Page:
So Case and Deaton point out something very interesting in their book Deaths of Despair. When you look at the last 20 years of data and then segment that into different ages you come to see that depending upon the age group that you are focused on the deaths have gone up. However the older the age group the lower the percentage so this most impacts the younger generation. This is a real conversation that we now need to not only have in our culture, but with our children. This is now one of the new talks that you need to give your kids. It’s not just the birds and the bees anymore. It’s now about deep subjects like suicide, alcohol-related disease and drug overdoses.
- In 2019, the American Psychological Association ( APA ) reported a 52% increase since 2005 in adolescents suffering from major depression (Twenge et. Al., 2019)
- For young adults ( ages 18-25 ), it was a 62% increase
- The same study by the APA showed a 71% increase in those reporting serious psychological distress since 2008.
- Since 2008, Twenge and her co-authors showed a 47% increase in young adult suicidal ideation.
- Interestingly, there was no similar increase in older adults. In fact, the authors saw a slight decrease in psychological stress in individuals over the age of 65.
- In January 2022, the National Institute of Mental Health ( NIMH) reported on data collected by the Substance Abuse and Mental Health Services Administration (SAMHSA) in their 2020 National Survey on Drug Use and Health (NSDUH)
- The two organizations found that 49.5% of adolescents ( age 13-18) had a mental health disorder, or Any Mental Illness (AMI)
- Of those with AMI, 22.2% demonstrated a mental behavior or emotional disorder that resulted in serious functional impairment that substantially interfered with or limited one or more major activities. This 22.2% is clinically understood to have a serious mental illness or SMI.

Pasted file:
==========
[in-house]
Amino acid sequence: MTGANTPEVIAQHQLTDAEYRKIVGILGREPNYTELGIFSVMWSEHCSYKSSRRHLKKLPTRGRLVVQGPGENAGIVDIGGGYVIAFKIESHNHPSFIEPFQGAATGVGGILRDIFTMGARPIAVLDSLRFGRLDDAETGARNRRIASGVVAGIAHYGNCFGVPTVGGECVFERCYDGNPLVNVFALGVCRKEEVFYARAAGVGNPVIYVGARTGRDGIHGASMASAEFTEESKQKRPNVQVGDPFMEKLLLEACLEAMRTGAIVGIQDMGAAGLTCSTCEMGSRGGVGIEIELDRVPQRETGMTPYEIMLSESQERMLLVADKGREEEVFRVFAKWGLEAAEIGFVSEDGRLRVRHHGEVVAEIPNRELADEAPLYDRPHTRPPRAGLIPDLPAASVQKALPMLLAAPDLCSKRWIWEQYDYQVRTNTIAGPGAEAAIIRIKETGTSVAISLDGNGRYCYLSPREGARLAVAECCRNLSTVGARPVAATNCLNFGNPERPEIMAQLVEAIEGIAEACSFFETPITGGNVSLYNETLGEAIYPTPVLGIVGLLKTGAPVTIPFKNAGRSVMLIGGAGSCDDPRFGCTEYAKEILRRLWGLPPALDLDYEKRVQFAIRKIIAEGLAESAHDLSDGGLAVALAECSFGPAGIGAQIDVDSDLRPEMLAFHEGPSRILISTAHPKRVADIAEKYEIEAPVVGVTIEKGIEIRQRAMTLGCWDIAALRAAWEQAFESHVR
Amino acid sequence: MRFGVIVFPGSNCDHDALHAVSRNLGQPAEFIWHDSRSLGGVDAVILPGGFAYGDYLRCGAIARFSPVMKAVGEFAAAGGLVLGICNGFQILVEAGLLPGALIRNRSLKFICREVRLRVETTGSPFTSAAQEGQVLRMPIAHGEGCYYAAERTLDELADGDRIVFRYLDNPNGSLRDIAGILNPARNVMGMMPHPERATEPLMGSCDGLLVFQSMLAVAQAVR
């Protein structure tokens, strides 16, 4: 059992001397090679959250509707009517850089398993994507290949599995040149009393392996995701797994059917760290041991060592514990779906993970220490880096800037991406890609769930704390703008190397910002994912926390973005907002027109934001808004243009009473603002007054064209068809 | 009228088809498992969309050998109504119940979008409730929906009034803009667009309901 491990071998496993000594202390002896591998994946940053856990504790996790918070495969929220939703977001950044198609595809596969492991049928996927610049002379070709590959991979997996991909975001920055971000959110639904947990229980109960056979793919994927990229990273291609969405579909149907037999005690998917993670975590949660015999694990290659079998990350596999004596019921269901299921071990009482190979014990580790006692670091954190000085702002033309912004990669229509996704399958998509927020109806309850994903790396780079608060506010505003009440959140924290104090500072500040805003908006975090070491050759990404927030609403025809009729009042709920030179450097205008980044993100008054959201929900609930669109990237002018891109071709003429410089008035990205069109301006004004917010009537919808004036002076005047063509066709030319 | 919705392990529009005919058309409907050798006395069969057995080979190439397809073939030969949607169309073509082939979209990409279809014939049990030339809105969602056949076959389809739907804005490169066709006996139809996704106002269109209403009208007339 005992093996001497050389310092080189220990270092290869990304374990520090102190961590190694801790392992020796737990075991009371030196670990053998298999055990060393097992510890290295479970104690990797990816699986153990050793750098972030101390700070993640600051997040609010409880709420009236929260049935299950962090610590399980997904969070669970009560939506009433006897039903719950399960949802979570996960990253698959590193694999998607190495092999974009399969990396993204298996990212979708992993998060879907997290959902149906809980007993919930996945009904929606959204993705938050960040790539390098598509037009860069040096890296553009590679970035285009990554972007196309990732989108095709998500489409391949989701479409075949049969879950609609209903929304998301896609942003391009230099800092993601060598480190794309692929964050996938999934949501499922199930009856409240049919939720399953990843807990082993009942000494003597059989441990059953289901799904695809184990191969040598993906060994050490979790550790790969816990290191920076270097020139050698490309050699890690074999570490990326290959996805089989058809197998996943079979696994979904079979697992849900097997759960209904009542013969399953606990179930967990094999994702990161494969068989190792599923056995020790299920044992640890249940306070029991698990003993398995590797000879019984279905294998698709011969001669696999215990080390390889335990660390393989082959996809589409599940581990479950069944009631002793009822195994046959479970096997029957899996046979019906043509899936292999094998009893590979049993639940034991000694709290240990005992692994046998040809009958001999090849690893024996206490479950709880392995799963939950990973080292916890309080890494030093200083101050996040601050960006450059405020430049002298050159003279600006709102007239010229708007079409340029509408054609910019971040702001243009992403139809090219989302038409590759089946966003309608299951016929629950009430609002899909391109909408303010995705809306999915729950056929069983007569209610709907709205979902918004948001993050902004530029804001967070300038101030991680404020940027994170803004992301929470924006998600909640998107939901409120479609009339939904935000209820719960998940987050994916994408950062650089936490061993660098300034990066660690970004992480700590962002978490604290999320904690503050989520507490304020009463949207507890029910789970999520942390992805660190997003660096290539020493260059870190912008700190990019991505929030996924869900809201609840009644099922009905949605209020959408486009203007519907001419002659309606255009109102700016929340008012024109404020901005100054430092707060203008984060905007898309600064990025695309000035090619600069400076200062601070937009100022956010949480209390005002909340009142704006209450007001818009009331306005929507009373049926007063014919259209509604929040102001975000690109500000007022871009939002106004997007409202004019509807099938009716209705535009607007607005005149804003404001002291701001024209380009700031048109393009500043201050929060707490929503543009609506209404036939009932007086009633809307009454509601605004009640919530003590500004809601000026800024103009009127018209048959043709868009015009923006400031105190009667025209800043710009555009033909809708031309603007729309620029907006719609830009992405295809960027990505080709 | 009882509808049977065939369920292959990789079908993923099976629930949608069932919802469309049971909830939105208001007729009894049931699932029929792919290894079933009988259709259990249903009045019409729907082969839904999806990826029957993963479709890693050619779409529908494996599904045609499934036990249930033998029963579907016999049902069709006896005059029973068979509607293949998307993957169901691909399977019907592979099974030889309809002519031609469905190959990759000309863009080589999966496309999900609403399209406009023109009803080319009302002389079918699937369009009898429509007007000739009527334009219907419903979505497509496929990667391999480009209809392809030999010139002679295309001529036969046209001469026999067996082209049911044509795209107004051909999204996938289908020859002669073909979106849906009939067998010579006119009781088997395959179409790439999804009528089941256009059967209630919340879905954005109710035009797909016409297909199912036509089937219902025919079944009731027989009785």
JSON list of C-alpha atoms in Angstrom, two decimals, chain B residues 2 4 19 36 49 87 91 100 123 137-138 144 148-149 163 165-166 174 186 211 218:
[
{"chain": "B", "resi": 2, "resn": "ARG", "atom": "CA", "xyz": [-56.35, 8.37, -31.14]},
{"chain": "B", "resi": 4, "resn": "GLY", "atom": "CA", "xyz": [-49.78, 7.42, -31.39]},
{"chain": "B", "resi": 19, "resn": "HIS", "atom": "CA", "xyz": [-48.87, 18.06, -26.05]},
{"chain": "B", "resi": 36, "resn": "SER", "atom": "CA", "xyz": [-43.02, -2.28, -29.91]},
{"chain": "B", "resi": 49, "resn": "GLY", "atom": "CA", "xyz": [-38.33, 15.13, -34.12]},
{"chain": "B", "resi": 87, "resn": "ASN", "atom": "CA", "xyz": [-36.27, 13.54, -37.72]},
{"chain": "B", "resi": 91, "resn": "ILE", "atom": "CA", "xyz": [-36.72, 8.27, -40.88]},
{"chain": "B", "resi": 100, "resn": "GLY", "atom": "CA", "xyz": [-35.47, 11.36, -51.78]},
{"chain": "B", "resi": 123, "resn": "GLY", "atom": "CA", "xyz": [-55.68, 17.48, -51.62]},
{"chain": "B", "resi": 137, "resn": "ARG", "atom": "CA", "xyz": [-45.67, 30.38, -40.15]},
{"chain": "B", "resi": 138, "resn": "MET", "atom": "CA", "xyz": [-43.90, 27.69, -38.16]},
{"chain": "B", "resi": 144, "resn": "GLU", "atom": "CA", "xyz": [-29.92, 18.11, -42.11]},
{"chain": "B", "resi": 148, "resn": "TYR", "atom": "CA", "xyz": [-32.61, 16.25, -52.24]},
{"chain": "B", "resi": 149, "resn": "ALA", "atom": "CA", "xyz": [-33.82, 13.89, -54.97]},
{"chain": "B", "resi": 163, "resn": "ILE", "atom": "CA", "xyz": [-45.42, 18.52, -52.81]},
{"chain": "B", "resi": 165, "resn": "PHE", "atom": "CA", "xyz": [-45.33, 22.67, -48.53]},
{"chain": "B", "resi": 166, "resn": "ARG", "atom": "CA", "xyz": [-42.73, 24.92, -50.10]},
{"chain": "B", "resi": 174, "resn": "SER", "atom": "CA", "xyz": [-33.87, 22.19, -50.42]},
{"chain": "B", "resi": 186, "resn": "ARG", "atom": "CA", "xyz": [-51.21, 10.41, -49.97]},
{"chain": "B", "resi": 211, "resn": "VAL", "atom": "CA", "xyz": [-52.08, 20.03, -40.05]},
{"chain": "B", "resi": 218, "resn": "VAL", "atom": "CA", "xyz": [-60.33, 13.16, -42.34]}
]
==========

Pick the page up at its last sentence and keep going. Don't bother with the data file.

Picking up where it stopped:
- Mental Health America reports 19.86% of adults have experienced AMI on average in 2022. That is nearly 50 million people
- 3 million adults report having a Substance Use Disorder
- 4 million adults have seriously considered suicide
- 08% of youth ( age 12-17 ) report at least one major depressive episode
So obviously these shocking numbers have caught the attention of the mental health industry because this is becoming a crisis of the mind. This crisis is taking life away from us as it is reducing life expectancy. So in the last couple of decades the mental health profession has pumped 20 billion dollars into this problem though research on mental health.
The organization that typically leads this research is the National Institute for Mental Health which has for the most part in this century been led by a man by the name of Thomas Insel. In the 2022 book Desperate Remedies written by Andrew Scull, the author writes about Thomas Insel’s work.